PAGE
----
124 Vt. 114
Defendant insured appealed the decree of the Chancery Court, Windsor County (Vermont), in favor of plaintiff insurance company; the chancellor allowed reformation of the annuity provisions of a life insurance policy on the basis of mistake.
-The insured submitted an application to an agent of the insurer for a life insurance policy.
-The plan requested in the application was one insuring the defendant’s life for $ 5000, with an annuity at age 65 for $ 500 a year for the balance of his life, 10 years certain.
-When the application was accepted and the policy prepared, the correct descriptive information was inserted on the wrong policy form.
-The printed portion of the form used yielded the correct life insurance contract, but produced an annuity obligation to pay $ 500 a month for life, 100 months certain.
The court affirmed the grant of reformation, holding that where there had been established beyond a reasonable doubt a specific contractual agreement between parties, and a subsequent erroneous rendition of the terms of the agreement in a material particular, the party penalized by the error was entitled to reformation, if there had been no prejudicial change of position by the other party while ignorant of the mistake. Here the insured was not prejudiced by the existence of the error.
-Where it is established beyond a reasonable doubt that there was a specific contractual agreement between the parties and a subsequent erroneous rendition of the terms of the agreement in a material particular, the party penalized by the error is entitled to reformation if there has been no prejudicial change of position by the other party while ignorant of the mistake.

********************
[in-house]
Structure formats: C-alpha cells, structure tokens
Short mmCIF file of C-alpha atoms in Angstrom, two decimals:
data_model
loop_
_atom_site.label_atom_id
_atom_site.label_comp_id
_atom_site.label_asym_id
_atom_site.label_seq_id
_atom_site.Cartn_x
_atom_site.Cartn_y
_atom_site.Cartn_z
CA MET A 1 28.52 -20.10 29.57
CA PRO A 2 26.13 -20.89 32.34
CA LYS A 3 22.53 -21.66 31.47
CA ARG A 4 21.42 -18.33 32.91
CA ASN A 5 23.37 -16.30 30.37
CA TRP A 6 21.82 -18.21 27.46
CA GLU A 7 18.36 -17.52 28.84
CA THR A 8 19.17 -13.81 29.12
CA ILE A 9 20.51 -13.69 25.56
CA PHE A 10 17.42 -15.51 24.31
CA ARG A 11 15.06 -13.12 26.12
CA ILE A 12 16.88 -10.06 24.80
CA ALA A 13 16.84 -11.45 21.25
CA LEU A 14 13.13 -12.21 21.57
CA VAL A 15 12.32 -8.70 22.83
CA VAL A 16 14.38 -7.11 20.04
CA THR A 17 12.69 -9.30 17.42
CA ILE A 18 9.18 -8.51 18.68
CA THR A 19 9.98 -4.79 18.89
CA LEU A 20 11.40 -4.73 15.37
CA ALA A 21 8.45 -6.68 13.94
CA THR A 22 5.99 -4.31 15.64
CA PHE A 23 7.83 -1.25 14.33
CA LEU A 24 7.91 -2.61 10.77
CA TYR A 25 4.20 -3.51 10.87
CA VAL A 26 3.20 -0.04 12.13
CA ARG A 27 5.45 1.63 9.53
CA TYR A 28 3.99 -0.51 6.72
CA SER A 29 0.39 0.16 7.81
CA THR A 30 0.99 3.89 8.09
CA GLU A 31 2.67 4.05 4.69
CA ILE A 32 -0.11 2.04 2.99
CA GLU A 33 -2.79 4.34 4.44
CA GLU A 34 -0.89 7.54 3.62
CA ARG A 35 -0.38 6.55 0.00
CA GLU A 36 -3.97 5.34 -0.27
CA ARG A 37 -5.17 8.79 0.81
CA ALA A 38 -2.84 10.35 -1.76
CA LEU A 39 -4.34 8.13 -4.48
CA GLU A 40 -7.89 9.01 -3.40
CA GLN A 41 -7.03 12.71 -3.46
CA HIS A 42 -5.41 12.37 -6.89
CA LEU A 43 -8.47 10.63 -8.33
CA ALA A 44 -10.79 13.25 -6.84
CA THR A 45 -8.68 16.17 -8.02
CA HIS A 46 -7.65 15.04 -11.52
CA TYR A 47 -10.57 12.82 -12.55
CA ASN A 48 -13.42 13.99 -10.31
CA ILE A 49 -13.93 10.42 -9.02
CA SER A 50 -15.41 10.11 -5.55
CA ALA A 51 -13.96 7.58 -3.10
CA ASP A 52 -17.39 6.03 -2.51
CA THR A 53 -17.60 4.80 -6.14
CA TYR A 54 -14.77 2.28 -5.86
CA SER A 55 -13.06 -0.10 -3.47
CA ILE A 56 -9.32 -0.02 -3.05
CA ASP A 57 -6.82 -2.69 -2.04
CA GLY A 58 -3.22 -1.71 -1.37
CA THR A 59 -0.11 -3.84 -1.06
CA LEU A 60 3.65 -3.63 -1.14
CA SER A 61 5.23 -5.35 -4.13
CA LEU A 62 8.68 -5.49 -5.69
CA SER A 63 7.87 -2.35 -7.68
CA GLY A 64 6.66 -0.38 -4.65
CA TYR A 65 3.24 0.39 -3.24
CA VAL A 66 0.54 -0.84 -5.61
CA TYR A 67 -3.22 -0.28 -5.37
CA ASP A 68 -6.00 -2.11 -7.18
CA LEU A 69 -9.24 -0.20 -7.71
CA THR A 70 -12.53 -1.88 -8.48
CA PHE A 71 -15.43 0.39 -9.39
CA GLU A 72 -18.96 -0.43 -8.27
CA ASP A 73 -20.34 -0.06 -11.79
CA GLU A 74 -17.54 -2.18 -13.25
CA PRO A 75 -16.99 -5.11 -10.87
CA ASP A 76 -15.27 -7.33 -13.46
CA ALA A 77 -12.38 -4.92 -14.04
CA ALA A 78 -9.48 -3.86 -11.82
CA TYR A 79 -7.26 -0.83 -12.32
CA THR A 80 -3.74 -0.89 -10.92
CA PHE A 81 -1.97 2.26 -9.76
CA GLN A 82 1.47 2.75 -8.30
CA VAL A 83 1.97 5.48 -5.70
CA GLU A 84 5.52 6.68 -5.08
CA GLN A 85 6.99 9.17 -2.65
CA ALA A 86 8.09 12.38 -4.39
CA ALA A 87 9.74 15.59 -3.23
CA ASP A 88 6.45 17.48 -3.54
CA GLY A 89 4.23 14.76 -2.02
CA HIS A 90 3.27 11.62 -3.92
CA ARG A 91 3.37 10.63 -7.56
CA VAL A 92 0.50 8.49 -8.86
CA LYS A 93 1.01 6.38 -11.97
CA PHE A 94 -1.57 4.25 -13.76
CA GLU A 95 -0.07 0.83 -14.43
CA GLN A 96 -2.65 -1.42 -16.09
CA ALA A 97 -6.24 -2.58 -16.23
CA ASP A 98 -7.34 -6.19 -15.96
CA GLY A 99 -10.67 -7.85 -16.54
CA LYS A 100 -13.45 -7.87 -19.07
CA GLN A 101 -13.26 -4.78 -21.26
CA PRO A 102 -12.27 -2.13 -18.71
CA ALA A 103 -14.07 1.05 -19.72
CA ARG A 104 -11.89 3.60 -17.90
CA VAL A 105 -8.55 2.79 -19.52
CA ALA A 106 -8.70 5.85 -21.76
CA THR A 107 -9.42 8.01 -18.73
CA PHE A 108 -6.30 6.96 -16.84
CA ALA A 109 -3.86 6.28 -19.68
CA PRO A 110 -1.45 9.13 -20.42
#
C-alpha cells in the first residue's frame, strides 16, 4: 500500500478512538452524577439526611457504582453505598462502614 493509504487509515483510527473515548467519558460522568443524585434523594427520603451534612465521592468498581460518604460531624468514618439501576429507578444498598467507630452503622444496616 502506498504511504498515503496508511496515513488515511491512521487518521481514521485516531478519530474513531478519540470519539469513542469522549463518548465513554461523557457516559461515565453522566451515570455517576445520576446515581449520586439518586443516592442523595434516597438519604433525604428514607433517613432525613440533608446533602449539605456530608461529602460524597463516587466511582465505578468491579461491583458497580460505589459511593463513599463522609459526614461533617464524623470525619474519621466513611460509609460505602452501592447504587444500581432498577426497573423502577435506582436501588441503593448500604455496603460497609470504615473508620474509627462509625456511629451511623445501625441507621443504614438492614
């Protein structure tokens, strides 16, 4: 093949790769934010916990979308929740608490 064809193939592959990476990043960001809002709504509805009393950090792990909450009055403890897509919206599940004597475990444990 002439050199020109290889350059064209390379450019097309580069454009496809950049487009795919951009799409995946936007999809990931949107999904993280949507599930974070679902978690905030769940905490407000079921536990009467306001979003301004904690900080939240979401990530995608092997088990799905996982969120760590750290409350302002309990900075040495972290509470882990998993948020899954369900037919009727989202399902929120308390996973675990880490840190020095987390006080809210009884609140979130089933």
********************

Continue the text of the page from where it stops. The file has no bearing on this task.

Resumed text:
-If you have a mechanical mistake and both parties agree that’s not what they contracted for, then courts are going to apply the actual agreement the parties had.
- Where an antecedent contract has been established by the requisite measure of proof, equity will act to bring the erroneous writing into conformity with the true agreement. On the basis of the maxim, “Equity regards that as done which ought to be done,” equity will deal generously with the correction of mistakes. This power has been regularly and frequently invoked in connection with real estate transactions, but there is nothing that requires that equity limit its application to that kind of case.
- To insist on enforcement of the contract once knowledge of the error is acquired by the insured is held to be unconscionable, and classified as then a unilateral mistake known to the other party, which supports reformation. If the mistake exists in the writing unknown to both parties, it is classified as “mutual” and reformation is allowed.
- Where there has been established beyond a reasonable doubt a specific contractual agreement between parties, and a subsequent erroneous rendition of the terms of the agreement in a material particular, the party penalized by the error is entitled to reformation, if there has been no prejudicial change of position by the other party while ignorant of the mistake. If such change of position can equitably be taken into account and adjusted for in the decree, reformation may be possible even then. Mistakes generally occur through some carelessness, and failure to discover a mistake may be in some degree negligent, but unless some prejudice to the other party’s rights under the true contract results, so as to make its enforcement inequitable, reformation will not be refused because of the presence of some negligence.
The court affirmed the decree.